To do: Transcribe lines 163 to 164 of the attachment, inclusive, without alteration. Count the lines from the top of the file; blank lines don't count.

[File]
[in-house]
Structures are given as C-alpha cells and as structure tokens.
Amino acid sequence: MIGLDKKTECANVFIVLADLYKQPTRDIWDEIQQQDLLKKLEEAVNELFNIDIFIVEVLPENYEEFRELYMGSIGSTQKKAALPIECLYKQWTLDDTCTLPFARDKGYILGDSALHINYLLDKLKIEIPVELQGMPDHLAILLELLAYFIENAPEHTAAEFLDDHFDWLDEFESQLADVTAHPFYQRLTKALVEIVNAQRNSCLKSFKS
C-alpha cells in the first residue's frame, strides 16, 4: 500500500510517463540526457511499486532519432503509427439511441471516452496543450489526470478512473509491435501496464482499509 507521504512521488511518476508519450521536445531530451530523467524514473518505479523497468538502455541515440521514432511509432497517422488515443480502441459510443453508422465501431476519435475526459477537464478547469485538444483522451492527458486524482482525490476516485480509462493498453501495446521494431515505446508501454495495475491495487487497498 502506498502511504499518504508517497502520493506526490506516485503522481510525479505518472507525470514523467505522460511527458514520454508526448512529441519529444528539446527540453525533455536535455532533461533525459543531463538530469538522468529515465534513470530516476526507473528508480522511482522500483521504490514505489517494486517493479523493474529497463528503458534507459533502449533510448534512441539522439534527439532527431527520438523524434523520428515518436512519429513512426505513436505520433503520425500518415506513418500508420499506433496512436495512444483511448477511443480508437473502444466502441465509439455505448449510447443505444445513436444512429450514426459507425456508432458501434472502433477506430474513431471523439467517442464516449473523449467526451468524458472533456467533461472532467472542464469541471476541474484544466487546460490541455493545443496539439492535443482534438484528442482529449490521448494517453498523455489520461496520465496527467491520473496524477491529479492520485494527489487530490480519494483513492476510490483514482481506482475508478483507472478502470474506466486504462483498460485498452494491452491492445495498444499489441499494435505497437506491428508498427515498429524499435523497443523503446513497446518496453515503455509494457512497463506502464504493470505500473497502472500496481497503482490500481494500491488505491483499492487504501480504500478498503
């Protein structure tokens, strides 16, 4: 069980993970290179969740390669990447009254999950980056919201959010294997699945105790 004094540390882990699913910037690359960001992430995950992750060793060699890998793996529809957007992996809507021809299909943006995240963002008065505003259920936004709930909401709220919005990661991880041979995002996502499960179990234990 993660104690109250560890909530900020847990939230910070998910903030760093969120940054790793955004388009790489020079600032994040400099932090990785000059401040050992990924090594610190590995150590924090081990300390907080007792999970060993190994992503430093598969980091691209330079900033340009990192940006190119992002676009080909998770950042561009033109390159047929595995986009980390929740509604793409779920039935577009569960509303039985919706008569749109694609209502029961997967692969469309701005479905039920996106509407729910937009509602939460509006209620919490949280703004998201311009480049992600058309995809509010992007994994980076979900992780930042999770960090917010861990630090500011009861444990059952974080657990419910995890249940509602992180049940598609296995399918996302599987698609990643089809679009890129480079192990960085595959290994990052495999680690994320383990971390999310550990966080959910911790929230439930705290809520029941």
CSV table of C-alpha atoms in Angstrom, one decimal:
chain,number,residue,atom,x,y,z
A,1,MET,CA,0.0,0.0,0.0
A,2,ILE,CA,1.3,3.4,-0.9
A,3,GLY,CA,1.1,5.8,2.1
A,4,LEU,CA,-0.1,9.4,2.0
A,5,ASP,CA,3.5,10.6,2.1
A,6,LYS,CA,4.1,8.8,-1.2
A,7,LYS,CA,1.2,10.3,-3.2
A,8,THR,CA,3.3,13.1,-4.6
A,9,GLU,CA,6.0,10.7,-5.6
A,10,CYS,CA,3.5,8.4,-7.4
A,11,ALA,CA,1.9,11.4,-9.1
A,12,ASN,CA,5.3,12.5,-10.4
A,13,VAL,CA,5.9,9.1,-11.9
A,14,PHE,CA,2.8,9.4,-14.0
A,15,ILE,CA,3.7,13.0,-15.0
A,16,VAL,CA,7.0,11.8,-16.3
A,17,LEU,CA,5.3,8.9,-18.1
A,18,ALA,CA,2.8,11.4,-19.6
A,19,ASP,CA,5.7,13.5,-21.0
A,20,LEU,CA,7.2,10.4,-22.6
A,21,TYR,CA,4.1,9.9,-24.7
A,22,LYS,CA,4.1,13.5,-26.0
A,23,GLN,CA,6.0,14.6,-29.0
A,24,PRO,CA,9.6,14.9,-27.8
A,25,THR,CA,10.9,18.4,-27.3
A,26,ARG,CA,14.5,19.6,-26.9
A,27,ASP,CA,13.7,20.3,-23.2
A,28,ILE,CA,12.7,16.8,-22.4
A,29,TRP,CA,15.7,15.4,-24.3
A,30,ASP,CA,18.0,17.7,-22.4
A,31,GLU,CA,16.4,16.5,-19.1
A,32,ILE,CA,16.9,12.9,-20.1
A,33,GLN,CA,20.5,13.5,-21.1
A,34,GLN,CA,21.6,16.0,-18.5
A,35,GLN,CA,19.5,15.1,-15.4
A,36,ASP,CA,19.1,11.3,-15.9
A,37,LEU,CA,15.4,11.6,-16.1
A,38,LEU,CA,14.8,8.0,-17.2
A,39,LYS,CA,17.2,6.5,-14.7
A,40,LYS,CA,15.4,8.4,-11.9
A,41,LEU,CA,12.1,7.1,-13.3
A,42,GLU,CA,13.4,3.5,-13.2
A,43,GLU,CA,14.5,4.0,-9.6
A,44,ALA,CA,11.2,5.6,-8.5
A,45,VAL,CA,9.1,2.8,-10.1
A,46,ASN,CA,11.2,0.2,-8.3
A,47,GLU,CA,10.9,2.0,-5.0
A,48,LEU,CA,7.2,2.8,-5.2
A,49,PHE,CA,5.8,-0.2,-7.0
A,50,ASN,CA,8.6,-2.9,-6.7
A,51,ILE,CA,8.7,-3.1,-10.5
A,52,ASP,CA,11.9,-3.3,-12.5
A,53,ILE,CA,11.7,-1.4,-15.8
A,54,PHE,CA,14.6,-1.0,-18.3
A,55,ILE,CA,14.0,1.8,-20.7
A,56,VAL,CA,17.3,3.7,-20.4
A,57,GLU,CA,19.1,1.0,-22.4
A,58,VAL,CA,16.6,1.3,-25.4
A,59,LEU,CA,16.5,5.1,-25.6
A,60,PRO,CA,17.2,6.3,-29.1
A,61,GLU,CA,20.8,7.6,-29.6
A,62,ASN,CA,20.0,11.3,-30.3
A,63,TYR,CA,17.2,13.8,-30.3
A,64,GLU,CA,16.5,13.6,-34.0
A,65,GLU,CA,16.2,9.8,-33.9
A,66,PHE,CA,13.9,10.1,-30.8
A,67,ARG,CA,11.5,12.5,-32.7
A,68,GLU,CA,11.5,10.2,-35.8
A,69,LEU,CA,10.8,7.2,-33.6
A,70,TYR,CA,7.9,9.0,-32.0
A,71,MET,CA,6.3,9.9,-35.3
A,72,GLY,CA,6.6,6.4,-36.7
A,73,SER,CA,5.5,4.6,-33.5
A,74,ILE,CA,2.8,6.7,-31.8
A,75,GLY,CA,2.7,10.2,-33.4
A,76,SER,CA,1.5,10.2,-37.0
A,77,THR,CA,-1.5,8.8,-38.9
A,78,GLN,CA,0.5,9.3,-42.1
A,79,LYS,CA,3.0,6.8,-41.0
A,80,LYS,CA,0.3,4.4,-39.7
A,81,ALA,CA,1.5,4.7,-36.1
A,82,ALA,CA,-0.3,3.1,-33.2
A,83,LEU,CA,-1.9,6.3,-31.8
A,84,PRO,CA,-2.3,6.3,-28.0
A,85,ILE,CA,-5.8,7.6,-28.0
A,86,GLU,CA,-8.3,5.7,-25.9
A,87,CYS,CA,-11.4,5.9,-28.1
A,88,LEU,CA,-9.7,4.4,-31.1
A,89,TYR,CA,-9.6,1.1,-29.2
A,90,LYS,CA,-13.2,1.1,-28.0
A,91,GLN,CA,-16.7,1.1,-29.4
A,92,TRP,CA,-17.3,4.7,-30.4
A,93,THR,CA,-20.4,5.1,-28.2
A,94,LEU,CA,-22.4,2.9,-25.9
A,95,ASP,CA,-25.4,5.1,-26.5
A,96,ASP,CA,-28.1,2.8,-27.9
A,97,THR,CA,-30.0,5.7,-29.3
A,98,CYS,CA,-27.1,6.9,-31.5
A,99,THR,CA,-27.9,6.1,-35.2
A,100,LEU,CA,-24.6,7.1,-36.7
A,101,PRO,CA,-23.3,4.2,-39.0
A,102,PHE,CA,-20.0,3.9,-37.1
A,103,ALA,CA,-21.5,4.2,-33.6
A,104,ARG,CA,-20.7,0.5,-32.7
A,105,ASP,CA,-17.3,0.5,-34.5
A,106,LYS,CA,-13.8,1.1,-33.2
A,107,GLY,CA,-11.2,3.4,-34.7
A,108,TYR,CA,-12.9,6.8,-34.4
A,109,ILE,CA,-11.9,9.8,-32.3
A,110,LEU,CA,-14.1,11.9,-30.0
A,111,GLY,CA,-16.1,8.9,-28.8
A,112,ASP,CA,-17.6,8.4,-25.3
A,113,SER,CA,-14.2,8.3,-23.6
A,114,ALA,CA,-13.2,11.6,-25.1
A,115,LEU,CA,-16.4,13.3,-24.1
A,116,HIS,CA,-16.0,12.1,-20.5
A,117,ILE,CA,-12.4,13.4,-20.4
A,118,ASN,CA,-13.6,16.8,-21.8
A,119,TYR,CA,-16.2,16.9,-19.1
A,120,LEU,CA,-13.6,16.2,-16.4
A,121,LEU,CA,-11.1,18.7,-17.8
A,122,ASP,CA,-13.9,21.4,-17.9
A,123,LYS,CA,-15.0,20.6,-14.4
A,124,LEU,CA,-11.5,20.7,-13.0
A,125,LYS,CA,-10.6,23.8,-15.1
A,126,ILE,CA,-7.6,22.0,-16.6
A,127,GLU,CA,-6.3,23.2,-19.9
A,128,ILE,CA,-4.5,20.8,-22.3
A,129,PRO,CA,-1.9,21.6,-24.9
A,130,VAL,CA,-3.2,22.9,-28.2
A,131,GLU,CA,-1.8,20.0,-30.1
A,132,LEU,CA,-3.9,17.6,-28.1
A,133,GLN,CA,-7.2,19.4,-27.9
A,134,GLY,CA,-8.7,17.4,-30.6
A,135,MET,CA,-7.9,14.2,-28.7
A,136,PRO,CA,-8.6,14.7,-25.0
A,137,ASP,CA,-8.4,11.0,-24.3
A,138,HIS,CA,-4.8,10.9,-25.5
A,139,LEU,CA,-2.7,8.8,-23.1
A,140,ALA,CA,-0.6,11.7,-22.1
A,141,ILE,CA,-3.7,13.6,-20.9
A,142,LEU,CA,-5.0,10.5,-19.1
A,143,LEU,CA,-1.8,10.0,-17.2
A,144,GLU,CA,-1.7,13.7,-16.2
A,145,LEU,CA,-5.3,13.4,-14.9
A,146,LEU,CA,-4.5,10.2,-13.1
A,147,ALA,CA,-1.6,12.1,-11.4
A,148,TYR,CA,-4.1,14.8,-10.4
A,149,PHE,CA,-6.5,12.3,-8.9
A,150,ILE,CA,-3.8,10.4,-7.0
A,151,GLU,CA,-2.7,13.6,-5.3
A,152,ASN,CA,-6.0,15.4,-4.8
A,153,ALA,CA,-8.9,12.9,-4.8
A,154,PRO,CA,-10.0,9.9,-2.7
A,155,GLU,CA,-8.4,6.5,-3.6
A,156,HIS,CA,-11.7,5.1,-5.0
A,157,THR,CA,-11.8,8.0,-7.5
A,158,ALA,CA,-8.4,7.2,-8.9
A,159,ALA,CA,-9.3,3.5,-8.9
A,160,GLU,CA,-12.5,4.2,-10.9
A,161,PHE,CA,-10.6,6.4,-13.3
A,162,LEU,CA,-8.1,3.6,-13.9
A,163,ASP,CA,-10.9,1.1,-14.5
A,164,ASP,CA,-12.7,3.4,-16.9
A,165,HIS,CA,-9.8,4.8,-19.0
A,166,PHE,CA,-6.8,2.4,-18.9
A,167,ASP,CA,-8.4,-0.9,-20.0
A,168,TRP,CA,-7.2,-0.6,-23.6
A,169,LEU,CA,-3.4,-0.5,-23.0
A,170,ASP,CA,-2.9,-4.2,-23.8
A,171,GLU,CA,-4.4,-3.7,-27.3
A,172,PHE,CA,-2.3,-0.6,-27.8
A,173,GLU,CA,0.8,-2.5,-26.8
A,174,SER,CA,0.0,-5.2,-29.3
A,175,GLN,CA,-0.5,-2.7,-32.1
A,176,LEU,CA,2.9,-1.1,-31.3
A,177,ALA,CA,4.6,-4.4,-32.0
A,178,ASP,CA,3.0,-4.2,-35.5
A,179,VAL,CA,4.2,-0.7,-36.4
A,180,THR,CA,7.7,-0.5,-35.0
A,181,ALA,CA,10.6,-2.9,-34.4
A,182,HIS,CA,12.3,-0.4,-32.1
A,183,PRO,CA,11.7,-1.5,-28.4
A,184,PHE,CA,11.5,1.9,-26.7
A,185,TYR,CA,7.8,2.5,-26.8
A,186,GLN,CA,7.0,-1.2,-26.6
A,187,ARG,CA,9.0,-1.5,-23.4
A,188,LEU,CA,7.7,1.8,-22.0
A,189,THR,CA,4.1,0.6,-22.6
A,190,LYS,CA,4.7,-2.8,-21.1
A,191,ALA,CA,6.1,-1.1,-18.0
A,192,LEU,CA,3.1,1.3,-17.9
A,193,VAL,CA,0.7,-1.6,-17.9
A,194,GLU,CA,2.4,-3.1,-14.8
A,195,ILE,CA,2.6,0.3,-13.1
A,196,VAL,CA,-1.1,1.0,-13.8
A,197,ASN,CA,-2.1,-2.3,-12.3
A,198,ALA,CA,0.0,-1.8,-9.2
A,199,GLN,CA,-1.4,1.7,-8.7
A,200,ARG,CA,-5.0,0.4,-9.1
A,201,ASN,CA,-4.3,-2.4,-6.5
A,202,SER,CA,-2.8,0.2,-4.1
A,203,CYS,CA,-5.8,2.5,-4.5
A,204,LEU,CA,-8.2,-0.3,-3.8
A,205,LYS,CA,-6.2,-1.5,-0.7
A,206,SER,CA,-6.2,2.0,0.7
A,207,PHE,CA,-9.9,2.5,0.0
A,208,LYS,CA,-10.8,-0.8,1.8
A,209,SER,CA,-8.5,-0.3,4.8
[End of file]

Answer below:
A,156,HIS,CA,-11.7,5.1,-5.0
A,157,THR,CA,-11.8,8.0,-7.5